My Dog Skip

Anyone familiar with movie release patterns know that the end of summer is called the dog days of summer. It is here where studios dump their leftover wares, hoping they will come and go fast enough as not to become an embarrassment. The reasoning is rational.

With families either busy preparing for the start of school or trying to get in a last minute vacation, audiences tend to dwindle in late August and early September.

Another cinematic wasteland has become late winter. It’s here where the big exclusive run Christmas movies start opening wide, so studios are shy about releasing new, expensive product into the marketplace. Instead, most event movies are held back until Spring, when target audiences are on Spring break and available to see more than one film.

Most of the films released after Christmas have already come and gone, but there are two that have shown strong legs. “My Dog Skip” and “Pitch Black” prove that there are always exceptions to the rule. Both films are benefitting from generous word of mouth, and rightfully so.

“My Dog Skip” is a swell movie, a winning tale of a boy and his dog. Based on Willie Morris’ fond recollection of his childhood, “My Dog Skip” is rich in nostalgia and feel good moments. The irrepressible Frankie Muniz (“Malcolm In The Middle”) stars as Willie, who leads a seemingly Norman Rockwell existence in a small Mississippi town.

Muniz perfectly conveys both the innocence and trust of a young boy looking for meaning in his life. As an only child completely devoid of any school age friends, Willie needs a best friend more than anything else. He finds one when his mother buys him a dog for his birthday, much to the dismay of his father. Diane Lane is very sensible as Willie’s mother, while Kevin Bacon shows great strength as a man who doesn’t want to set his son up for heartbreak.

The film is set in 1942, and World War II is just taking its toll on the small town. The screenplay by Gail Gilchriest covers a lot of territory and time, but its best moments deal with the relationship between Willie and his next door neighbor Dink (Luke Wilson), the local football hero who goes off to war and comes back a changed man. Wilson plays these scenes with honesty, showing us a fragile human being.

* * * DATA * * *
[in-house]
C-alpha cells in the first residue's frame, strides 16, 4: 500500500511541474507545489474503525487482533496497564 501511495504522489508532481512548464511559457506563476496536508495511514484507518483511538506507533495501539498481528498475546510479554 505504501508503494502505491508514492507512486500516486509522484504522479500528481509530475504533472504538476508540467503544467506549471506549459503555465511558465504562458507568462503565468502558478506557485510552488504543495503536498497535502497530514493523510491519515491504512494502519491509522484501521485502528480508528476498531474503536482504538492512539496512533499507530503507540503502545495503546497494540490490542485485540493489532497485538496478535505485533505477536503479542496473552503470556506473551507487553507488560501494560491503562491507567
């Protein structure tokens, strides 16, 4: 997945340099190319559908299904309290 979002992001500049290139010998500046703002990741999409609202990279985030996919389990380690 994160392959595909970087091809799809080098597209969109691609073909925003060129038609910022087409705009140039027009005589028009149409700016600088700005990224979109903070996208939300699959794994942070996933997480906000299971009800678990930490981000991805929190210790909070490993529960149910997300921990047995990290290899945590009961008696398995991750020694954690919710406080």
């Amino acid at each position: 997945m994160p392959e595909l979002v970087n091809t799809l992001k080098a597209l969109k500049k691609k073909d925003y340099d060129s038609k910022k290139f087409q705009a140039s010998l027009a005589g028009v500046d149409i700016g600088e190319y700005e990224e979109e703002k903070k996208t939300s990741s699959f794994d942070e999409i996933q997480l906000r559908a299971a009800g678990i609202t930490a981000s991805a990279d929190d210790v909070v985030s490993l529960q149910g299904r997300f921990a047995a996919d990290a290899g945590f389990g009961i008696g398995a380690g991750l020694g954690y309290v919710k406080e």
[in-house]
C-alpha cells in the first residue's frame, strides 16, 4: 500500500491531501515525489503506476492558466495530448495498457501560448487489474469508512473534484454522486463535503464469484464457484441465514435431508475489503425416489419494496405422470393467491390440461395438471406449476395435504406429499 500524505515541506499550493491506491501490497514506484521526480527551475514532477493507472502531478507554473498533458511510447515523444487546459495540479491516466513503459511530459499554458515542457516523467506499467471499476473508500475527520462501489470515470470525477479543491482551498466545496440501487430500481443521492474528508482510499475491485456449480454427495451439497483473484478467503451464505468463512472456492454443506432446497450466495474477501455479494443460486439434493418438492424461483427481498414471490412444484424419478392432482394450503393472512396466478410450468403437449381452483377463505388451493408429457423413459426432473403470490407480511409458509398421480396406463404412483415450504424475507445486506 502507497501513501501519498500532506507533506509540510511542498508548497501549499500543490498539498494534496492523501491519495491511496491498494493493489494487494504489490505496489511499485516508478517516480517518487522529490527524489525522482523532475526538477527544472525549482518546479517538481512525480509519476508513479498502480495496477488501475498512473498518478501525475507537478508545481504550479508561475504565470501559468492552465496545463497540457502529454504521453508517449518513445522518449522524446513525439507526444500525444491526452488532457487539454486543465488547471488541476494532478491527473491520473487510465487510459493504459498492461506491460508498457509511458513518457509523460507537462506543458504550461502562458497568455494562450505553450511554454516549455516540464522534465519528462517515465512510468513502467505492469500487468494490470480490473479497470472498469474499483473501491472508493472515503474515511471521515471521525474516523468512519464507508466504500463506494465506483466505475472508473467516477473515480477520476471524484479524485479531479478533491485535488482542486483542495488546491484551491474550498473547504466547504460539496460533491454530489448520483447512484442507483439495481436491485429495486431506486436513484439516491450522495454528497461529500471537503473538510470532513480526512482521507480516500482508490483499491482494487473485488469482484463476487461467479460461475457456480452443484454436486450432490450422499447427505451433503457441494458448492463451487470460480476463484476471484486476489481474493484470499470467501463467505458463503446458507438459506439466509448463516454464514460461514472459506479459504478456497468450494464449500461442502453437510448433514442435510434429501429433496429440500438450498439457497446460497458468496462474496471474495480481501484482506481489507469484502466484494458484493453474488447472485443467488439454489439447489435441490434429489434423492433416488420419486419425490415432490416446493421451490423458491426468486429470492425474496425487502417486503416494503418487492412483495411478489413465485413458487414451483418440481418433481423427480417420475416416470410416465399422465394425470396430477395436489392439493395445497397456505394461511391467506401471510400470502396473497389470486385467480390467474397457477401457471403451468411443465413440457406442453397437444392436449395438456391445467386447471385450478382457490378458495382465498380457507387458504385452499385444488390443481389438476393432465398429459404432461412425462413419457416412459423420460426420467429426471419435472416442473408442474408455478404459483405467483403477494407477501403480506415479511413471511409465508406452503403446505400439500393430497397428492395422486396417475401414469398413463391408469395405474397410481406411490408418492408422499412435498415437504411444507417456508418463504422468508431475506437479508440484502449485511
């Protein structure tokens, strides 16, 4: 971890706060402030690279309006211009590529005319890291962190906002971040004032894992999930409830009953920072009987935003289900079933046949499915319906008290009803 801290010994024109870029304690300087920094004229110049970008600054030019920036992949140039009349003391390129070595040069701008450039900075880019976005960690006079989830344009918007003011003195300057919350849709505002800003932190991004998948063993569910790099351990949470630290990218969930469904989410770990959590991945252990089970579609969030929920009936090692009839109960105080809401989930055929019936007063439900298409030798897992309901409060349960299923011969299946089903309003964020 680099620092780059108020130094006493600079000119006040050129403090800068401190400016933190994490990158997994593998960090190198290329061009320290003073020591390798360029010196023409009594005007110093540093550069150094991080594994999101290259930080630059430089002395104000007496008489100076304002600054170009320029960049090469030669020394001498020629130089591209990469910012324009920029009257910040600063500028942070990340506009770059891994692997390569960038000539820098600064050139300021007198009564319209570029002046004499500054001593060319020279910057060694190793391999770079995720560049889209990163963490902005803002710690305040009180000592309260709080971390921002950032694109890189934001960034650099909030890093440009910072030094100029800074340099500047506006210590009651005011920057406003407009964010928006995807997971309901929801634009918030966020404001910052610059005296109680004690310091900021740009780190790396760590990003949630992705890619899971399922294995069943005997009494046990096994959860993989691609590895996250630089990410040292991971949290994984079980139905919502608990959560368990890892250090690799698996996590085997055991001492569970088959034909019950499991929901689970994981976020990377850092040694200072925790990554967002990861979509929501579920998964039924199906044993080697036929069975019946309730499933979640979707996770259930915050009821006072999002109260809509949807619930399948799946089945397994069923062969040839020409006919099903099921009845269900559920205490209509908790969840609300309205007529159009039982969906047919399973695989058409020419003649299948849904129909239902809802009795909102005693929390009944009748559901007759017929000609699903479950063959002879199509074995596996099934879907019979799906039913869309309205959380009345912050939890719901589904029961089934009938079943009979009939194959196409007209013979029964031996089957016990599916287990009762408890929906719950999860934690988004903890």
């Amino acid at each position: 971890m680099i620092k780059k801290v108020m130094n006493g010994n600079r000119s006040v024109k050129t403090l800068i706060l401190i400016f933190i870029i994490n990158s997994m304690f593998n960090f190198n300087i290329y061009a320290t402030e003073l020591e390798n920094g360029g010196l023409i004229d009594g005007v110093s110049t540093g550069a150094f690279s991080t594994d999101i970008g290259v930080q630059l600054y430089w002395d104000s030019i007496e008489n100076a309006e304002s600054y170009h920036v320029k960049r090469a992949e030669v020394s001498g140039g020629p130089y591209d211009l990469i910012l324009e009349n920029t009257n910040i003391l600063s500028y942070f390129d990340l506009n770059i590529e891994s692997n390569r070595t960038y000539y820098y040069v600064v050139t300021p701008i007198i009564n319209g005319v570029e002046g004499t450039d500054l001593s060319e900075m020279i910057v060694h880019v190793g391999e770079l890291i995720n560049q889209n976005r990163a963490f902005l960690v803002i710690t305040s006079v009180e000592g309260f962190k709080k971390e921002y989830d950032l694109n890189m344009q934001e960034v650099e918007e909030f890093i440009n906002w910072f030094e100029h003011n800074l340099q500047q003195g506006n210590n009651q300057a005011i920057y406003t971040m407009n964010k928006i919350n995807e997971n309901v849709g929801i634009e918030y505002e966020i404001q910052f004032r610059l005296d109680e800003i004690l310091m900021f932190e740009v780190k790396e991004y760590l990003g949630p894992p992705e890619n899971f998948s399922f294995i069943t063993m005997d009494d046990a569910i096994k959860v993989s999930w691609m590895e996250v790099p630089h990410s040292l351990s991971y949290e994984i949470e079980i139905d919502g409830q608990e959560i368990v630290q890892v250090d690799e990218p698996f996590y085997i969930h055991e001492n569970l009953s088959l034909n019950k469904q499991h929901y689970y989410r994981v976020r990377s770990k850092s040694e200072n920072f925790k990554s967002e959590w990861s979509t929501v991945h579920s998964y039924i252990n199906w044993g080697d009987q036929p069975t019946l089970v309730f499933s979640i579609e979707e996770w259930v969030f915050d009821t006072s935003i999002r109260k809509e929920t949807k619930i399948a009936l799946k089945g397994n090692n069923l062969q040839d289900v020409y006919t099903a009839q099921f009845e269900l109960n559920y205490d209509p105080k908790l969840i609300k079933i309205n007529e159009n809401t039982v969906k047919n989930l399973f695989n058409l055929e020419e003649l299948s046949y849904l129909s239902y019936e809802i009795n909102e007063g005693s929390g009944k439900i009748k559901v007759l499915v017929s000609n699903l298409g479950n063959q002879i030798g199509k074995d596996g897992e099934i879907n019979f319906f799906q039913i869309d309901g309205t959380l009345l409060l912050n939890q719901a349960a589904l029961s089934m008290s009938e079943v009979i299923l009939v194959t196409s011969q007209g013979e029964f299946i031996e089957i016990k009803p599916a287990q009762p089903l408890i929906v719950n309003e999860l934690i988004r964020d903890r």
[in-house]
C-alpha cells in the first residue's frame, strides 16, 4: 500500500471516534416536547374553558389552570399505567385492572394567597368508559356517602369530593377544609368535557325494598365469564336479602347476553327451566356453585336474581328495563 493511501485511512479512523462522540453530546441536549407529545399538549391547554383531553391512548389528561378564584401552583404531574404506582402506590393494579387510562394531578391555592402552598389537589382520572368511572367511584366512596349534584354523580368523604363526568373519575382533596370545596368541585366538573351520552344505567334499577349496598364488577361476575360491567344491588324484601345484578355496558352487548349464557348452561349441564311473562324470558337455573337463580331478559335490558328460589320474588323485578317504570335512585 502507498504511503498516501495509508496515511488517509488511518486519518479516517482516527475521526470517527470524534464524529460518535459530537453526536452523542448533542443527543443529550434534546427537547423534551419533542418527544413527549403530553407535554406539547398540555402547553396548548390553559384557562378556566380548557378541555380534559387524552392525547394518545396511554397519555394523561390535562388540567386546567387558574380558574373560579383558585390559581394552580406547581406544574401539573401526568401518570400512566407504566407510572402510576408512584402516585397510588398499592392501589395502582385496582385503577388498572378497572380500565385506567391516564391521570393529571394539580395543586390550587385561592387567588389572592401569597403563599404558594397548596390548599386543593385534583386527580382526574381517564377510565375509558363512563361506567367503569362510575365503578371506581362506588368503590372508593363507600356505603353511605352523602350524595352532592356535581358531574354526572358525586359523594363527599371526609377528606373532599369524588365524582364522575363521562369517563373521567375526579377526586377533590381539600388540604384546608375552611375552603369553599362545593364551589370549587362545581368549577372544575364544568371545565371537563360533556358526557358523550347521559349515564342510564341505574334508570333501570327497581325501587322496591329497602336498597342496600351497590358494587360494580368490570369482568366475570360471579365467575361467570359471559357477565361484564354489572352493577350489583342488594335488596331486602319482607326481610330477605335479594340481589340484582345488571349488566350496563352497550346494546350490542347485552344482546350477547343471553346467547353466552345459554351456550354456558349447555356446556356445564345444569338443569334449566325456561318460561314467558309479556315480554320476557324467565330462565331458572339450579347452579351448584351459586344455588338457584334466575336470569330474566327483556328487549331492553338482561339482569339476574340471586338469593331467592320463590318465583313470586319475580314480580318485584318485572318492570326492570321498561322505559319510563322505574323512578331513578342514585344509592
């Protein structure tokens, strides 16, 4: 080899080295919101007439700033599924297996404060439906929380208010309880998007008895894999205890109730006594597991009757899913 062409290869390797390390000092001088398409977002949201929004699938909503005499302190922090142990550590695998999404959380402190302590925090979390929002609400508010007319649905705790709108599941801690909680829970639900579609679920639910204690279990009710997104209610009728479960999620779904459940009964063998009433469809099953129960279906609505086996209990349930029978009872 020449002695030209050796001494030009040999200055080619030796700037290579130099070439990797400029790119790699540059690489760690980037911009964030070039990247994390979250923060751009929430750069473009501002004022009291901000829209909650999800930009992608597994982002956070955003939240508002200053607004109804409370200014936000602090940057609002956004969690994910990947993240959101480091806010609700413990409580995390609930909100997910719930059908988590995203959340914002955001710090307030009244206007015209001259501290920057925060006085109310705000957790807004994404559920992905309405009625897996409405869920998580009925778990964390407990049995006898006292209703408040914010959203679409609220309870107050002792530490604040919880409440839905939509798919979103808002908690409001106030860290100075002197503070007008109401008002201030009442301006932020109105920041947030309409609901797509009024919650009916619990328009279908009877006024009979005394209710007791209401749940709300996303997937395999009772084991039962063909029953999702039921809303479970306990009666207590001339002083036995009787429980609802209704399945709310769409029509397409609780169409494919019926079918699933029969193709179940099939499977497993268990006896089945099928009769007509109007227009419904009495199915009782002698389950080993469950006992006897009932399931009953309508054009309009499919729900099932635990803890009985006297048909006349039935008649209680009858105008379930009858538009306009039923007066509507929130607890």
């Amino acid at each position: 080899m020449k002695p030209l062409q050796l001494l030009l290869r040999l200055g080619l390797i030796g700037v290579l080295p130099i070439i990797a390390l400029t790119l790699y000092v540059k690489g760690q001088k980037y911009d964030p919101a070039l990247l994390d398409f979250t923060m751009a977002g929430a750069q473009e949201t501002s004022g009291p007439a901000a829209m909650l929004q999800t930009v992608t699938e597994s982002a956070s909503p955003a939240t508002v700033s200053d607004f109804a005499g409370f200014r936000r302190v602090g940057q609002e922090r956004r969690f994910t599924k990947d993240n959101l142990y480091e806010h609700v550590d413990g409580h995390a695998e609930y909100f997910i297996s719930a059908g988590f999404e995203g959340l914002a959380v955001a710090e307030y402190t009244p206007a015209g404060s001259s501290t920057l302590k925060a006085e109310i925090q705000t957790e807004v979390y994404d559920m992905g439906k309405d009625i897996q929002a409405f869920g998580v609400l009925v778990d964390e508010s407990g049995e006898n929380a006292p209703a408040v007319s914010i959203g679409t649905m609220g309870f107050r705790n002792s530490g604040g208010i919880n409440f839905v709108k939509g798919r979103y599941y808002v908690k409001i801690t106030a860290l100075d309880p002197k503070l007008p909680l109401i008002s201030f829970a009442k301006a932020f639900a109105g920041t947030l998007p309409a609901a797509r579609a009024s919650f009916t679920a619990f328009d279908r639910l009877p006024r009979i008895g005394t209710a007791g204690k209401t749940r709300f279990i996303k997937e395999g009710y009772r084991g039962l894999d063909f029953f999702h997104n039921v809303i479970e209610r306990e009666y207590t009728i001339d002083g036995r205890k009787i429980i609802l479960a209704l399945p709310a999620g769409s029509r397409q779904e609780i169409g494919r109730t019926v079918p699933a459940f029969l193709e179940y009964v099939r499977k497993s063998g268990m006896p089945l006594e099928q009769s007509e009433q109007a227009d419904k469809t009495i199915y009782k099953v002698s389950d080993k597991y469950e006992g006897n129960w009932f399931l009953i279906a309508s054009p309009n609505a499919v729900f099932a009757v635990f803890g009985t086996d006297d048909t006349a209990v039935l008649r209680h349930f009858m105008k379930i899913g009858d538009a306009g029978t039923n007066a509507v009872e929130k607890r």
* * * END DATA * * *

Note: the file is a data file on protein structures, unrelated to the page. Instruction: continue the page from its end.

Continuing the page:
Director Jay Russell does an admirable job of making all of this matter. There’s a playfulness in the lighter scenes, while the dramatic scenes hit with such an emotional intensity you feel like putty in the director’s hands.

Like all the wonderful shaggy dog stories that came before it, “My Dog Skip” finds its strength in its heart. Done right, how can you resist a tale of a boy and his dog? “My Dog Skip” is hard to resist.

“Pitch Black,” the latest science-fiction adventure from director David Twohy (“The Arrival”) isn’t exceptional, but it is very serviceable. From the chaotic opening to a breathtaking finale, “Pitch Black” succeeds in drawing the audience into its creepy little world of carnivorous creatures and the poor astronauts they prey upon.

Even though it cost one-fourth the budget of “Mission To Mars,” “Pitch Black” feels richer. The performances are strong, while the direction and script are smart. The screenplay by Jim and Ken Wheat and Twohy is extremely economical. They know the drill, and get us in, thrill us, and get us out before their welcome wears out.

While the plot and characters are nothing more than cliches of all that came before, the writers and director tweak the formula enough to make the terrain all their own. Even though they’re playing nothing more than types, the cast is sturdy. Their conviction helps us invest ourselves in their predicament.

When their spaceship is disabled by a meteor storm and crash lands on a hostile planet, the survivors try to make the best of a bad situation. When their strength is siphoned off by the extreme heat, the survivors pray for night. They get their wish, and a lot more when they learn that the night brings out large, carnivorous bat-like creatures. They’re damned if they do, damned if they don’t. The only thing that drives them away is the light, and their batteries are getting low.

The premise is so simple, and yet with the help of some nifty computer generated creatures and eerie landscapes, the filmmakers make it much more than it is. There is a constant sense of dread and suspense, and even though the characters are paper thin, you actually warm up to most of them.

While it lacks epic scale, “Pitch Black” packs quite a punch, and is much more exciting and interesting than “Mission To Mars.”



Frankie Muniz, Kevin Bacon, Diane Lane, Luke Wilson in a film directed by Jay Russell. Rated PG. 95 Minutes.


Vin Diesel, Radha Mitchell, Cole Hauser, Keith David, Rhianna Griffith, Lewis Fitz-Gerald in a film directed by David Twohy. Rated R. 107 Minutes.


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